Pairs of Raptors can pop up practically anywhere on short notice
by DAVID AXE
In 2013, the U.S. Air Force’s Alaska-based 3rd Wing devised a new way to deploy its F-22 Raptor stealth fighters in order to make them more survivable in a war with China.
Now the “Rapid Raptor” concept has a new goal— to deter Russian aggression.
The 3rd Wing’s scheme is simple. Instead of always painstakingly deploying entire 20-plane squadrons or even the whole 40-jet wing — as custom dictated — wing officers wrote new procedures for sending a quartet of F-22s plus a single supporting C-17 cargo plane practically anywhere in the Pacific region possessing a suitable airfield, all within 24 hours of the word “go.”
The 3rd Wing gave the idea its “Rapid Raptor” name and proudly briefed the concept to the Air Force’s chief of staff Gen. Mark Welsh. The aim was for the 3rd Wing, during wartime, to quickly disperse its F-22s across many bases instead of concentrating them at just one facility where they might be vulnerable to, say, a Chinese ballistic-missile barrage.
Rapid Raptor also helps the Air Force to make more efficient uses of its comparatively small fleet of 180 or so F-22s, just two-thirds of which actually have a combat role. The balance are training jets.
While it was the Chinese threat that drove Rapid Raptor’s development, today Russia — that is to say, the danger Russia poses to America’s European allies — sustains the concept. The Florida-based 95th Fighter Squadron adopted the 3rd Wing’s deployment procedures and, in April 2016, sent a pair of F-22s on a quick-fire tour of Eastern Europe.
“These aircraft have the ability to project air dominance quickly, at great distances, to defeat any possible threat,” said Lt. Gen. Timothy Ray, commander of the Third Air Force, which overseas U.S. air power in Europe and Africa.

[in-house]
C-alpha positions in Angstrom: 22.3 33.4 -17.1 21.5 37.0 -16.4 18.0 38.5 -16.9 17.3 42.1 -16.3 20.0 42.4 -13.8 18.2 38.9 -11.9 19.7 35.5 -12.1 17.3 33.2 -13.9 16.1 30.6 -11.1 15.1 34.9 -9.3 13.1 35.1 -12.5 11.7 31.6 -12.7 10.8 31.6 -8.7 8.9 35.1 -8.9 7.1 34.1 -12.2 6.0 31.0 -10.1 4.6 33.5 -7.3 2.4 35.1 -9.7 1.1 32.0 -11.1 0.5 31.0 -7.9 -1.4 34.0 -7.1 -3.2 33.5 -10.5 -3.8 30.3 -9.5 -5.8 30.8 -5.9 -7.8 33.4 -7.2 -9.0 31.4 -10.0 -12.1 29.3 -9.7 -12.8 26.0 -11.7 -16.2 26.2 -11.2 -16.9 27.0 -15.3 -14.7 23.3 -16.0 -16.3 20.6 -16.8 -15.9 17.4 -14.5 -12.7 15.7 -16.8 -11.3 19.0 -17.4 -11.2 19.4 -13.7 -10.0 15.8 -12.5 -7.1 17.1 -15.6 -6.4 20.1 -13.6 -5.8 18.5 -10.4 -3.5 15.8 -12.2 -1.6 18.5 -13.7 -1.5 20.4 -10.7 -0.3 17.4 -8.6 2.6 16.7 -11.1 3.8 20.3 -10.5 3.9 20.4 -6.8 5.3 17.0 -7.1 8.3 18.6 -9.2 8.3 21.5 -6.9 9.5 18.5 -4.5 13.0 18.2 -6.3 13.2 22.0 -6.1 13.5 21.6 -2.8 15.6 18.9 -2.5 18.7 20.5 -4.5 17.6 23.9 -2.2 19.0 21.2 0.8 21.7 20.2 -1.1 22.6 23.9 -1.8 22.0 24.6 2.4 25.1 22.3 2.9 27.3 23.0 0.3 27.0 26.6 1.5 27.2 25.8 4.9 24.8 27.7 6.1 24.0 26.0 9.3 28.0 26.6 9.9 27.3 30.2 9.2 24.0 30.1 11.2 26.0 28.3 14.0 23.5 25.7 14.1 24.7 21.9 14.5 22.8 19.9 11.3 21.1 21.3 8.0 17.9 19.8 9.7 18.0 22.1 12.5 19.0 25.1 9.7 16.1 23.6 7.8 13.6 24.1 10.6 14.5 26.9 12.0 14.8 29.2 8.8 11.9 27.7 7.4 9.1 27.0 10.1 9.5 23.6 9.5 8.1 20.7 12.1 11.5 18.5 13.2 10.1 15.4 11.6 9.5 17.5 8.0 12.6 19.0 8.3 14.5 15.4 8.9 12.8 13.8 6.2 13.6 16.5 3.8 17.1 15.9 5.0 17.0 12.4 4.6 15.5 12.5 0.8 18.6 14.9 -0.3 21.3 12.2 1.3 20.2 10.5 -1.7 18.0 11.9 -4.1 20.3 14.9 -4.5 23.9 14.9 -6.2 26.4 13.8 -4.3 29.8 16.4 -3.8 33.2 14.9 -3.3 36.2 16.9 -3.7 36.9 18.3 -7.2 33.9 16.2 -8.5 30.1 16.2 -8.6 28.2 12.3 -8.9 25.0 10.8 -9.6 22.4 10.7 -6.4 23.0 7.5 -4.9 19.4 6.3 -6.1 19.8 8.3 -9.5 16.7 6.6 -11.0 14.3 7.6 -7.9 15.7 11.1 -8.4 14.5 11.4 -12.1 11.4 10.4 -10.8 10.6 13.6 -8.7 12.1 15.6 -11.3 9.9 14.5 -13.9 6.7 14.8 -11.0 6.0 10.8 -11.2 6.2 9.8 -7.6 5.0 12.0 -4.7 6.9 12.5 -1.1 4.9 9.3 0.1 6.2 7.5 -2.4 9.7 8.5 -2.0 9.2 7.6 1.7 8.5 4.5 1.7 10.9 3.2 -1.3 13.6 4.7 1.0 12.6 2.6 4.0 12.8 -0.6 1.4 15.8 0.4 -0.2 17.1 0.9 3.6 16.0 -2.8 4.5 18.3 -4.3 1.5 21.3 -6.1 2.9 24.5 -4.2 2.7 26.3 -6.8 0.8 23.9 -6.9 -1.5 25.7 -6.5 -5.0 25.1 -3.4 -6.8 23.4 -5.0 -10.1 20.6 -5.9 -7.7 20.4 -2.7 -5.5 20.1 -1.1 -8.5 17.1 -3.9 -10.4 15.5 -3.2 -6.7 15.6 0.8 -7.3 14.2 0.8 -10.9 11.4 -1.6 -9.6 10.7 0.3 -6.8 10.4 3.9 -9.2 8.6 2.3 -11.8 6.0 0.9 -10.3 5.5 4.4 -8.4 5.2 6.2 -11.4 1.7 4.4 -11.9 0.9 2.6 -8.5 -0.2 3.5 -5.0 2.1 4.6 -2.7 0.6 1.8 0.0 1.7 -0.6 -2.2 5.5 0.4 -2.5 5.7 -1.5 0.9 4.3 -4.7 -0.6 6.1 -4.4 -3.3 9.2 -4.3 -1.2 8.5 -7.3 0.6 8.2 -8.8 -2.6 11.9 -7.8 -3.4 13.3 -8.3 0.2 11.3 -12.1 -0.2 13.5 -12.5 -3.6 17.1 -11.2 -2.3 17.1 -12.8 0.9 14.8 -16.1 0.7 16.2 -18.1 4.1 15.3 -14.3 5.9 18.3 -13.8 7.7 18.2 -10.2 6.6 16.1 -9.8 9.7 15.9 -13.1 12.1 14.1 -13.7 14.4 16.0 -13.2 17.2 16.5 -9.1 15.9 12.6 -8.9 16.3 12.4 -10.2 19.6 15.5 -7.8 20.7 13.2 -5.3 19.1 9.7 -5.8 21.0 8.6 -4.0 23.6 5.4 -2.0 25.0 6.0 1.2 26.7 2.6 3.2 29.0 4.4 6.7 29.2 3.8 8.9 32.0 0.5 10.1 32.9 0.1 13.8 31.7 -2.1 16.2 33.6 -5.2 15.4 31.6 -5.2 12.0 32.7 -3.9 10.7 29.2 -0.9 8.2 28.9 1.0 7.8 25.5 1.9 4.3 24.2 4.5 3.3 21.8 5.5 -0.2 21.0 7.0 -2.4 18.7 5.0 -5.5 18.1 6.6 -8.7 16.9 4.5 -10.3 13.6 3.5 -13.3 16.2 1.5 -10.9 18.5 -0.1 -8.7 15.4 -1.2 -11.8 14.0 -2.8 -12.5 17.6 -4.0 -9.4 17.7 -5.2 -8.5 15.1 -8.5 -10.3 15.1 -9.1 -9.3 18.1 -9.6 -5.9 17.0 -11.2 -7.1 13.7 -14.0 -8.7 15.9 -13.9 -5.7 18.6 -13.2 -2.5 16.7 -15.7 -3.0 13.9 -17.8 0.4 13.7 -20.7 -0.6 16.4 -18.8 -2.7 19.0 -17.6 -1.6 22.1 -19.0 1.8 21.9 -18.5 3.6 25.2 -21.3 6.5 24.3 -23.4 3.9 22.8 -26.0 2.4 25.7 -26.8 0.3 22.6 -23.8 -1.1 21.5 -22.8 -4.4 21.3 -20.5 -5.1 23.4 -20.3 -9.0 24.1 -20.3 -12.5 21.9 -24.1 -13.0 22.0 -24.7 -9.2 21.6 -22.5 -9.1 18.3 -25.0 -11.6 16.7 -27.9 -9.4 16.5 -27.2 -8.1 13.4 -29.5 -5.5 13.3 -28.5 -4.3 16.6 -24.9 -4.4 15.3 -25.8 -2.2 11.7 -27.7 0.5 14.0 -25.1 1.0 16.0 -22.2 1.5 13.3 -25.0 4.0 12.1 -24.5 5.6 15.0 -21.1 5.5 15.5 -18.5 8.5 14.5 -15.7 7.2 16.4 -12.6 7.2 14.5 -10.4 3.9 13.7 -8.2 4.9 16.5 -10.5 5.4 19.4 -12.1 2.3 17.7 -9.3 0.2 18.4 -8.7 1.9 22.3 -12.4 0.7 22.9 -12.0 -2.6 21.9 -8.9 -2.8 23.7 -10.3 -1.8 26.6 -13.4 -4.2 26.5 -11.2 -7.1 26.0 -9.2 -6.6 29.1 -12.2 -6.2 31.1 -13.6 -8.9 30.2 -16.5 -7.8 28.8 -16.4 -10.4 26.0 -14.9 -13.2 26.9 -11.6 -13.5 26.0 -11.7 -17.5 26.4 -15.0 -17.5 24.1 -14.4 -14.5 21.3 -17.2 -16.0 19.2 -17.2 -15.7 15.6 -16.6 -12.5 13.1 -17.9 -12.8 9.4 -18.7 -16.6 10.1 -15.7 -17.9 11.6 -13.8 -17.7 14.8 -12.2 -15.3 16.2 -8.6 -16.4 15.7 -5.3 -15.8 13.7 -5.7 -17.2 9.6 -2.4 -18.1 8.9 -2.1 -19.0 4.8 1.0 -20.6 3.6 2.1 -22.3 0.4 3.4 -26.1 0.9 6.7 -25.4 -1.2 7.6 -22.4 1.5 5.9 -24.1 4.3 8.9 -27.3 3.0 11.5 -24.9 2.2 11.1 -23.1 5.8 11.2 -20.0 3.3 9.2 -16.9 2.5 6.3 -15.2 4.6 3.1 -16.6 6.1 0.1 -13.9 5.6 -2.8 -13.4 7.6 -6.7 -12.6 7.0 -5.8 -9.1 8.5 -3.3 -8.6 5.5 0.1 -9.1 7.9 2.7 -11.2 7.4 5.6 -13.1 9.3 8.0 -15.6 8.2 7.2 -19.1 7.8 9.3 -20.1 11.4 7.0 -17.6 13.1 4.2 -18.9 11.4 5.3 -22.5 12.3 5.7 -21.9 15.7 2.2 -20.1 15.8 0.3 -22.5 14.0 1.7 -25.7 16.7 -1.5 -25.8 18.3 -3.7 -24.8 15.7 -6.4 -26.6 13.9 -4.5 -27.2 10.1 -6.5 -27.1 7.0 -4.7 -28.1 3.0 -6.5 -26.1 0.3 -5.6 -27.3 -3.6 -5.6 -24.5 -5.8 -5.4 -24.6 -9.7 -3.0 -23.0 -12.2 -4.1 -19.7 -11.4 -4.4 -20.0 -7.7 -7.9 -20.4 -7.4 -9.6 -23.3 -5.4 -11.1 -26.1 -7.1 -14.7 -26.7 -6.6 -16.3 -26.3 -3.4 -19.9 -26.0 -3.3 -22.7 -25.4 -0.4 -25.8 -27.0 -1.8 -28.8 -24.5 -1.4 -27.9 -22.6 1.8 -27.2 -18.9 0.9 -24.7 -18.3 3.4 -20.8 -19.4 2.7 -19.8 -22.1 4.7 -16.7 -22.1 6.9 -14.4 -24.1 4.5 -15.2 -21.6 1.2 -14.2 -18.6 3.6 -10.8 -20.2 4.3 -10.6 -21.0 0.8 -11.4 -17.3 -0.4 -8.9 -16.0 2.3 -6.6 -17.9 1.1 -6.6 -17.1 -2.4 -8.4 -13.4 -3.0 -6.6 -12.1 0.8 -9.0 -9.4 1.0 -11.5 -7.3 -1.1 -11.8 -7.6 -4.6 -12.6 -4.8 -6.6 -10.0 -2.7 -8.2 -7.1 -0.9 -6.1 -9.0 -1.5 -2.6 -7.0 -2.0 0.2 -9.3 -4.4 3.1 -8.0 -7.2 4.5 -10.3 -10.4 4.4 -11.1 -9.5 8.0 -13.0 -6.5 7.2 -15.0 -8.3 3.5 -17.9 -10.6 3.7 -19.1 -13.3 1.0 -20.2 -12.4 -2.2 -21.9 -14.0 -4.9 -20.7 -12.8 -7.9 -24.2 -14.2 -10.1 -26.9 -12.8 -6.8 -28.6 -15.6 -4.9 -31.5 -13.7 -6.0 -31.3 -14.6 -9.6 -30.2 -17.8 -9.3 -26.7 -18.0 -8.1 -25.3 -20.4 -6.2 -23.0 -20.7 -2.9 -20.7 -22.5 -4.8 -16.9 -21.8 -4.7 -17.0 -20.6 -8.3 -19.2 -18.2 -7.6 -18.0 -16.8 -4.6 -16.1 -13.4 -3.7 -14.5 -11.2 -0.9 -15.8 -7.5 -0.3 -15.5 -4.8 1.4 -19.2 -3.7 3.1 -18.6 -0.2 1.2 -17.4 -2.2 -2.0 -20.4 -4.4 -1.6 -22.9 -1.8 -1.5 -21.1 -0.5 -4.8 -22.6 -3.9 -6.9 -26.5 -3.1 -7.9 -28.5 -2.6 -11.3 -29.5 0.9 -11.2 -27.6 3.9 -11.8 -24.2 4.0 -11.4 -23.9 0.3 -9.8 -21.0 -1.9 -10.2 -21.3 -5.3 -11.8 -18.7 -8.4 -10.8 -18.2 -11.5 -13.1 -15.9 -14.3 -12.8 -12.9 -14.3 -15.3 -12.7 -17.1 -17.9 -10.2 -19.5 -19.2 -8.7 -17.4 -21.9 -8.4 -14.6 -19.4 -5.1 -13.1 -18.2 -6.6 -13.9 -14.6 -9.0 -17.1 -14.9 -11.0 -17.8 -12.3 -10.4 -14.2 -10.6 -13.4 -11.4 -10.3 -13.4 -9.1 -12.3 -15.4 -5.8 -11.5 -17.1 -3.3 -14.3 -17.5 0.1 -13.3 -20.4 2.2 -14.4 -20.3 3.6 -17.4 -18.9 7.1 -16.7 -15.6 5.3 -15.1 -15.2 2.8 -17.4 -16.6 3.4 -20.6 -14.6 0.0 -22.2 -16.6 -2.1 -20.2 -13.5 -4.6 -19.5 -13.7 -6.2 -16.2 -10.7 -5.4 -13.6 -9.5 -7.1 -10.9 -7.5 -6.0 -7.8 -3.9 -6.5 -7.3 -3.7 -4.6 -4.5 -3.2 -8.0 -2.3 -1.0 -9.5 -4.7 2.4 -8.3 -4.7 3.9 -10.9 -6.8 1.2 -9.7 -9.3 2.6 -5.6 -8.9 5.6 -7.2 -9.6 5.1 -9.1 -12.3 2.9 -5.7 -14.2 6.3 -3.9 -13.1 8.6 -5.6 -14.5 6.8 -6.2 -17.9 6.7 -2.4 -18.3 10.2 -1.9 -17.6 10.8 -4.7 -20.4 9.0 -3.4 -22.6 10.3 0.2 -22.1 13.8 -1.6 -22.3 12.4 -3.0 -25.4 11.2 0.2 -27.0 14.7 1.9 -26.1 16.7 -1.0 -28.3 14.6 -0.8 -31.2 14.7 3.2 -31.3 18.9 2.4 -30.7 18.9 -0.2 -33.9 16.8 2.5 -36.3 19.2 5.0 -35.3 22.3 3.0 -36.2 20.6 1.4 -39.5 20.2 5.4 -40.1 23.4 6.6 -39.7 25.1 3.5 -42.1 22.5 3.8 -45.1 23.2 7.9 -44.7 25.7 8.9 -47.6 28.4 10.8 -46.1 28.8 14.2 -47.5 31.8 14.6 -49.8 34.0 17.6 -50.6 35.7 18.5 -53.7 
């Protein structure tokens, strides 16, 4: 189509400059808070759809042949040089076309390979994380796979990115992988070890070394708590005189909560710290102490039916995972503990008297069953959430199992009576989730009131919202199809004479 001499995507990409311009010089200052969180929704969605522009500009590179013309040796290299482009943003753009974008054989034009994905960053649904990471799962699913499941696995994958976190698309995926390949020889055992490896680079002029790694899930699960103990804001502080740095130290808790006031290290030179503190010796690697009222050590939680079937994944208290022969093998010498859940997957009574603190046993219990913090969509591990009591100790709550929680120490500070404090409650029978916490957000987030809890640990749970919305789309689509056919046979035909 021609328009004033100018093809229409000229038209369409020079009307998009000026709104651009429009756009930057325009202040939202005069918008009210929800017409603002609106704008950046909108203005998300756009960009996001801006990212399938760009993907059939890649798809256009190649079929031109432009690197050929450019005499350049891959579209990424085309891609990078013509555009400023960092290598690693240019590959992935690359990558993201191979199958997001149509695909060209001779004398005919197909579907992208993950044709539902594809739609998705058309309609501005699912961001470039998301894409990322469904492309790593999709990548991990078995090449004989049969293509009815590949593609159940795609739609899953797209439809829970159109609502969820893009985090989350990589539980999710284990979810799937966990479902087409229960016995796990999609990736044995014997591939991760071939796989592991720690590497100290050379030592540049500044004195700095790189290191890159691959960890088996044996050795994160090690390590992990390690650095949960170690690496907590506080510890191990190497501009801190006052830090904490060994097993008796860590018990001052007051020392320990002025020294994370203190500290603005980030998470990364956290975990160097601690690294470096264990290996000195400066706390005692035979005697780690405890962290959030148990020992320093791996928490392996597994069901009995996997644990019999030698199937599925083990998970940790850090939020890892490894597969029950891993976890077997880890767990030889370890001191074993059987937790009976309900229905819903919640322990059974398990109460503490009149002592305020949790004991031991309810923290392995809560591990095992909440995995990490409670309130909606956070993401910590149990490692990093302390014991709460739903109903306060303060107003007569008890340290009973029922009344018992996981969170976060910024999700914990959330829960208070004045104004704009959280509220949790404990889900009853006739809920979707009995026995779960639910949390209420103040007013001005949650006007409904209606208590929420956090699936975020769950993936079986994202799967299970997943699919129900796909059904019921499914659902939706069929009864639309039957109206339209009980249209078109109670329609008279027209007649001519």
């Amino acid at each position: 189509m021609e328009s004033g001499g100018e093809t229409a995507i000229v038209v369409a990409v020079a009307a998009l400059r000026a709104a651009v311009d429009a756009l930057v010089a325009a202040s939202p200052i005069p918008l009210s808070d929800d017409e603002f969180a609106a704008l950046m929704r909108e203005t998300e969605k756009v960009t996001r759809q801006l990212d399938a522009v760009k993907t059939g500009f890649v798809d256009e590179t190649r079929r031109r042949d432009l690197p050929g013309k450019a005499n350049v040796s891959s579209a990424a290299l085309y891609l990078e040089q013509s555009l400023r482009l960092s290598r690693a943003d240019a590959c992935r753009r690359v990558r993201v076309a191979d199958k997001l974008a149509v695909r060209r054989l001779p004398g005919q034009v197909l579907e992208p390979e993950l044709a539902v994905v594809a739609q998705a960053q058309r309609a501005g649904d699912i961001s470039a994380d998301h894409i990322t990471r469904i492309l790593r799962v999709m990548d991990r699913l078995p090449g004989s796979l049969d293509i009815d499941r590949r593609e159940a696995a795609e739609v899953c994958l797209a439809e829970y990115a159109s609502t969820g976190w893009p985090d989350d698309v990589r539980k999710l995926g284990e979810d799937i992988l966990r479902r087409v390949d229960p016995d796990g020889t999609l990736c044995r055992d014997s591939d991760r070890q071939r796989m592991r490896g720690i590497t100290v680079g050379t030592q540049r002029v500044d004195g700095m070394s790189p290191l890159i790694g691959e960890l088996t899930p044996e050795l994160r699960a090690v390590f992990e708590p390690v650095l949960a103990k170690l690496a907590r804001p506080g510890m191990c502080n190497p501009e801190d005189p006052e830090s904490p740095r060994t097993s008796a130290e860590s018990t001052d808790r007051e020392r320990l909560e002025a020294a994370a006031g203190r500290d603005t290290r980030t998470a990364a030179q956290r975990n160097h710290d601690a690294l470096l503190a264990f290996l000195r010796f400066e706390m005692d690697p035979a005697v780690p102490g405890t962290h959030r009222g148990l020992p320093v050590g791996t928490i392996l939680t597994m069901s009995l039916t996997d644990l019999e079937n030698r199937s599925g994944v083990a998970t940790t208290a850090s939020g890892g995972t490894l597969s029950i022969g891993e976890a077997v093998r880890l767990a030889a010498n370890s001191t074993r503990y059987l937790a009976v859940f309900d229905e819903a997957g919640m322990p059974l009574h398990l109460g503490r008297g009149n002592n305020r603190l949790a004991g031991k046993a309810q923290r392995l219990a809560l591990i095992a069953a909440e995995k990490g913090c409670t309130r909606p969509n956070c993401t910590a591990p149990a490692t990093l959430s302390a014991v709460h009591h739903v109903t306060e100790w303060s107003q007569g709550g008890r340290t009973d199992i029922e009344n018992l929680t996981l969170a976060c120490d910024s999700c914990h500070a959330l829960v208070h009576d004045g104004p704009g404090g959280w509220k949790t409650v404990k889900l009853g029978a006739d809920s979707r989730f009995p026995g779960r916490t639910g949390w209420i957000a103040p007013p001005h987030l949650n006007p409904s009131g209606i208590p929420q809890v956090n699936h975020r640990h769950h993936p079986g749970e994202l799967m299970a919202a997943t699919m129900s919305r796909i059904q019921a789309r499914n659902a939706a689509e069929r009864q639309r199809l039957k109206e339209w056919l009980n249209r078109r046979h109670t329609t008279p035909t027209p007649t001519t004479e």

The Raptors in question were part of the 95th’s four-plane deployment to the United Kingdom starting on April 11. Shortly after arriving at the Royal Air Force’s Lakenheath base, two of the F-22s joined up with a U.S. Air Force KC-135 tanker and, on April 25, hopped over to Mihail Kogalniceanu Air Base in Romania.
Two days later, the Raptors popped into Lithuania’s Šiauliai Air Base, where they regaled local officials with a speedy fly-by, depicted above.
Lithuanian president Dalia Grybauskaitė was impressed. “This is a demonstration that the United States is honoring its commitments,” she said, “and is ready to protect our region with all the most modern measures.”
For sure, Lithuania in particular is badly in need of some aerial protection. The country’s tiny air force boasts just a single subsonic L-39 light attack jet — and possesses no supersonic capability, at all. For air defense, Lithuania and NATO’s other Baltic members rely on a rotating contingent of jet fighters from larger alliance members.
Russian fighters, bombers and spy planes routinely probe the air space of Lithuania and neighboring countries. In 2015, NATO fighters scrambled 160 times to intercept Russian aircraft violating the air space of the alliance’s Baltic members, a 14-percent increase over 2014.
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